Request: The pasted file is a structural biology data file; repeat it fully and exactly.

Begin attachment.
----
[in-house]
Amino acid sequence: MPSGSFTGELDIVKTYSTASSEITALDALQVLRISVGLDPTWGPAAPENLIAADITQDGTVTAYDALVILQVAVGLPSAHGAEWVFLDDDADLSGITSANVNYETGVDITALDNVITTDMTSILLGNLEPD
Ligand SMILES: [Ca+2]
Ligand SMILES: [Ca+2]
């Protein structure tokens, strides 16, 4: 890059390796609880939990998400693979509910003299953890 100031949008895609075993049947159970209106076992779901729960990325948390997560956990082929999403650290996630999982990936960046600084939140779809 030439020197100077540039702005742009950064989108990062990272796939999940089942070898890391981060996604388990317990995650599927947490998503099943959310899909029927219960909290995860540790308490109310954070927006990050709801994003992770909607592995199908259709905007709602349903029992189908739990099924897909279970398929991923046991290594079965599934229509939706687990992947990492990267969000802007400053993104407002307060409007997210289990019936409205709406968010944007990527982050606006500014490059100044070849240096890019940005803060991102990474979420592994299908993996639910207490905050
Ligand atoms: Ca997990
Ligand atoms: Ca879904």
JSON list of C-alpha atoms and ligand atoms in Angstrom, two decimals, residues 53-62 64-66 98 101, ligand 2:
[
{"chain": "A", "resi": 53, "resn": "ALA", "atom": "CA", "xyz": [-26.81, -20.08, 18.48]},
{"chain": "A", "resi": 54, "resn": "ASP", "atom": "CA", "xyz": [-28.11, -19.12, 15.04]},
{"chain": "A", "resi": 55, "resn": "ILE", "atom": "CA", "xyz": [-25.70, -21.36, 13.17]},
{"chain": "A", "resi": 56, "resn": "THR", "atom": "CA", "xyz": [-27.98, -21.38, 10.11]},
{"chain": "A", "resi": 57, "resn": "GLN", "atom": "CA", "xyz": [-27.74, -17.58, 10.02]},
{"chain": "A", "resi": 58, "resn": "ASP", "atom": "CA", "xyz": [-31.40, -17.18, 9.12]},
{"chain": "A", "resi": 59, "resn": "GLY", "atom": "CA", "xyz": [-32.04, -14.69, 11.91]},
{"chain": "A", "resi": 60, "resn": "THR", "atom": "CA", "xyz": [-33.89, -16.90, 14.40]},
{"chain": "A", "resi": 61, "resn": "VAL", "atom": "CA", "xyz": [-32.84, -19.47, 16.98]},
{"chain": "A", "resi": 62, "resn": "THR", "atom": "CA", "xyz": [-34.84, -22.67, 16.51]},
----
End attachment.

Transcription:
[in-house]
Amino acid sequence: MPSGSFTGELDIVKTYSTASSEITALDALQVLRISVGLDPTWGPAAPENLIAADITQDGTVTAYDALVILQVAVGLPSAHGAEWVFLDDDADLSGITSANVNYETGVDITALDNVITTDMTSILLGNLEPD
Ligand SMILES: [Ca+2]
Ligand SMILES: [Ca+2]
């Protein structure tokens, strides 16, 4: 890059390796609880939990998400693979509910003299953890 100031949008895609075993049947159970209106076992779901729960990325948390997560956990082929999403650290996630999982990936960046600084939140779809 030439020197100077540039702005742009950064989108990062990272796939999940089942070898890391981060996604388990317990995650599927947490998503099943959310899909029927219960909290995860540790308490109310954070927006990050709801994003992770909607592995199908259709905007709602349903029992189908739990099924897909279970398929991923046991290594079965599934229509939706687990992947990492990267969000802007400053993104407002307060409007997210289990019936409205709406968010944007990527982050606006500014490059100044070849240096890019940005803060991102990474979420592994299908993996639910207490905050
Ligand atoms: Ca997990
Ligand atoms: Ca879904």
JSON list of C-alpha atoms and ligand atoms in Angstrom, two decimals, residues 53-62 64-66 98 101, ligand 2:
[
{"chain": "A", "resi": 53, "resn": "ALA", "atom": "CA", "xyz": [-26.81, -20.08, 18.48]},
{"chain": "A", "resi": 54, "resn": "ASP", "atom": "CA", "xyz": [-28.11, -19.12, 15.04]},
{"chain": "A", "resi": 55, "resn": "ILE", "atom": "CA", "xyz": [-25.70, -21.36, 13.17]},
{"chain": "A", "resi": 56, "resn": "THR", "atom": "CA", "xyz": [-27.98, -21.38, 10.11]},
{"chain": "A", "resi": 57, "resn": "GLN", "atom": "CA", "xyz": [-27.74, -17.58, 10.02]},
{"chain": "A", "resi": 58, "resn": "ASP", "atom": "CA", "xyz": [-31.40, -17.18, 9.12]},
{"chain": "A", "resi": 59, "resn": "GLY", "atom": "CA", "xyz": [-32.04, -14.69, 11.91]},
{"chain": "A", "resi": 60, "resn": "THR", "atom": "CA", "xyz": [-33.89, -16.90, 14.40]},
{"chain": "A", "resi": 61, "resn": "VAL", "atom": "CA", "xyz": [-32.84, -19.47, 16.98]},
{"chain": "A", "resi": 62, "resn": "THR", "atom": "CA", "xyz": [-34.84, -22.67, 16.51]},